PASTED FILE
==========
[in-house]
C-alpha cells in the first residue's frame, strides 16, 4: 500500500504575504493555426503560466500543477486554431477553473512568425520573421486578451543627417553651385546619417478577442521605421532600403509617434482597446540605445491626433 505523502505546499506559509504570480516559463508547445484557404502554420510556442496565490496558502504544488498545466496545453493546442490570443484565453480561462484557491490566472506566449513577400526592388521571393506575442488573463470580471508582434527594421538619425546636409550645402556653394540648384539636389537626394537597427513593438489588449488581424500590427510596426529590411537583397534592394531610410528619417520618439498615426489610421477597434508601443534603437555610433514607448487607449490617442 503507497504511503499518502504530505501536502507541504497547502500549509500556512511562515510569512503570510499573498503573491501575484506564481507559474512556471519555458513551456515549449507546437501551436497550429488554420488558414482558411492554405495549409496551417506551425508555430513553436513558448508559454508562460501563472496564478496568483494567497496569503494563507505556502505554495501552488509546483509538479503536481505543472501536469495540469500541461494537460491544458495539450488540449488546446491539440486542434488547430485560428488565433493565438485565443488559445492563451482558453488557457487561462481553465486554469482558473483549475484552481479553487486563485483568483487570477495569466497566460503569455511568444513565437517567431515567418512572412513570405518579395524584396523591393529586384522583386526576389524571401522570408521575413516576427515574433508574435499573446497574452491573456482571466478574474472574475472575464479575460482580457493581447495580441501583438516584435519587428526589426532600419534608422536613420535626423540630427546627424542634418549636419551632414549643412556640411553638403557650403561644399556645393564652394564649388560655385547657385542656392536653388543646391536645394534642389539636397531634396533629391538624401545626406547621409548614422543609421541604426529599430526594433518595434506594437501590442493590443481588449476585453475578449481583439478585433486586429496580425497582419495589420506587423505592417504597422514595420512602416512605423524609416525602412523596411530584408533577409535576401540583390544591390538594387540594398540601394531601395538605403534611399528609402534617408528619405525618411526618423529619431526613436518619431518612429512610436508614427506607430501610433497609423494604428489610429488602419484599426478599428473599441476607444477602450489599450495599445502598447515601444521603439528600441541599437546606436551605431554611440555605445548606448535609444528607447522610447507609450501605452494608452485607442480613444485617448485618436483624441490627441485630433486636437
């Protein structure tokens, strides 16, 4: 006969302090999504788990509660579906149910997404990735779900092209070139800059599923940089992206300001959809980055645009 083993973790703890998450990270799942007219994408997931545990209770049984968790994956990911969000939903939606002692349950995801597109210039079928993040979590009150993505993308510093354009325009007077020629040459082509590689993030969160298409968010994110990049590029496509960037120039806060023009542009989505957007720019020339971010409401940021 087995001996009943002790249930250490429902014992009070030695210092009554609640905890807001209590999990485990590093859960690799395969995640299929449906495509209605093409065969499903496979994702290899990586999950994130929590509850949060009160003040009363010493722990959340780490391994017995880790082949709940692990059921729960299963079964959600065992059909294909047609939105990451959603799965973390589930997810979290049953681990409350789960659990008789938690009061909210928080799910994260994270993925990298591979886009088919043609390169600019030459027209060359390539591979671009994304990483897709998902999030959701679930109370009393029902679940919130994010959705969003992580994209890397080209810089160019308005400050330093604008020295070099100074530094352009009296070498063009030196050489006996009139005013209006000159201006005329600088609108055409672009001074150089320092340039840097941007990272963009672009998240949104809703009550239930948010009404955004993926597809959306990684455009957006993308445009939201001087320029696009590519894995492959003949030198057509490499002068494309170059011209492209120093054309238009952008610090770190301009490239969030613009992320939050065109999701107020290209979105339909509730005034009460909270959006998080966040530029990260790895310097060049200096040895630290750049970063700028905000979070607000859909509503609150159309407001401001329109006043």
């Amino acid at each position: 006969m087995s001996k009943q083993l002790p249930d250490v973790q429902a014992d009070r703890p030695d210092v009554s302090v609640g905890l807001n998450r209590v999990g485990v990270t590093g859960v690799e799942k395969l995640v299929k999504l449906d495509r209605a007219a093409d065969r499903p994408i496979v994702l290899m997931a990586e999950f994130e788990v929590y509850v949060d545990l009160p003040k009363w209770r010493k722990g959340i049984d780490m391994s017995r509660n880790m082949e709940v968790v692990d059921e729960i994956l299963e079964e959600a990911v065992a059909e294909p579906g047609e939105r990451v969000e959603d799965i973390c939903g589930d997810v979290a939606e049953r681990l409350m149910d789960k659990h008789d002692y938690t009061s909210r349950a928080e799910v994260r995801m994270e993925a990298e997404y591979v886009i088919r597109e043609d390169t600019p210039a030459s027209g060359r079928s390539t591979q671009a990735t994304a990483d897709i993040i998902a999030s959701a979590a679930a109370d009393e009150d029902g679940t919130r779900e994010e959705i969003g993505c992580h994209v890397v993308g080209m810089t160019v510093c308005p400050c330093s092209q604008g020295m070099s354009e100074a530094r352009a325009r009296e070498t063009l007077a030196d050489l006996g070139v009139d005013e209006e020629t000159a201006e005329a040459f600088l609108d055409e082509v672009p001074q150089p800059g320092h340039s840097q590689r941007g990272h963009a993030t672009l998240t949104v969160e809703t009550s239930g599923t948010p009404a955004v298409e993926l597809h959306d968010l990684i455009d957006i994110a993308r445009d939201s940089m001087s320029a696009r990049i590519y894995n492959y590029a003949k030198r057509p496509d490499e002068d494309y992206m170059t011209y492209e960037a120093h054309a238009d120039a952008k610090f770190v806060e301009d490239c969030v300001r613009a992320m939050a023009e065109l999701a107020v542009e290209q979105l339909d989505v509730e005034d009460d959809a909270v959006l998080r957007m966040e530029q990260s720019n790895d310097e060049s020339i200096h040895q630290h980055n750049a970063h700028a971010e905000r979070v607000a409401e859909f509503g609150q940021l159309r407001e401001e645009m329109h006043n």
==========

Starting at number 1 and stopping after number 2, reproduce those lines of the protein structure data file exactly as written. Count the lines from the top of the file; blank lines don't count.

[in-house]
C-alpha cells in the first residue's frame, strides 16, 4: 500500500504575504493555426503560466500543477486554431477553473512568425520573421486578451543627417553651385546619417478577442521605421532600403509617434482597446540605445491626433 505523502505546499506559509504570480516559463508547445484557404502554420510556442496565490496558502504544488498545466496545453493546442490570443484565453480561462484557491490566472506566449513577400526592388521571393506575442488573463470580471508582434527594421538619425546636409550645402556653394540648384539636389537626394537597427513593438489588449488581424500590427510596426529590411537583397534592394531610410528619417520618439498615426489610421477597434508601443534603437555610433514607448487607449490617442 503507497504511503499518502504530505501536502507541504497547502500549509500556512511562515510569512503570510499573498503573491501575484506564481507559474512556471519555458513551456515549449507546437501551436497550429488554420488558414482558411492554405495549409496551417506551425508555430513553436513558448508559454508562460501563472496564478496568483494567497496569503494563507505556502505554495501552488509546483509538479503536481505543472501536469495540469500541461494537460491544458495539450488540449488546446491539440486542434488547430485560428488565433493565438485565443488559445492563451482558453488557457487561462481553465486554469482558473483549475484552481479553487486563485483568483487570477495569466497566460503569455511568444513565437517567431515567418512572412513570405518579395524584396523591393529586384522583386526576389524571401522570408521575413516576427515574433508574435499573446497574452491573456482571466478574474472574475472575464479575460482580457493581447495580441501583438516584435519587428526589426532600419534608422536613420535626423540630427546627424542634418549636419551632414549643412556640411553638403557650403561644399556645393564652394564649388560655385547657385542656392536653388543646391536645394534642389539636397531634396533629391538624401545626406547621409548614422543609421541604426529599430526594433518595434506594437501590442493590443481588449476585453475578449481583439478585433486586429496580425497582419495589420506587423505592417504597422514595420512602416512605423524609416525602412523596411530584408533577409535576401540583390544591390538594387540594398540601394531601395538605403534611399528609402534617408528619405525618411526618423529619431526613436518619431518612429512610436508614427506607430501610433497609423494604428489610429488602419484599426478599428473599441476607444477602450489599450495599445502598447515601444521603439528600441541599437546606436551605431554611440555605445548606448535609444528607447522610447507609450501605452494608452485607442480613444485617448485618436483624441490627441485630433486636437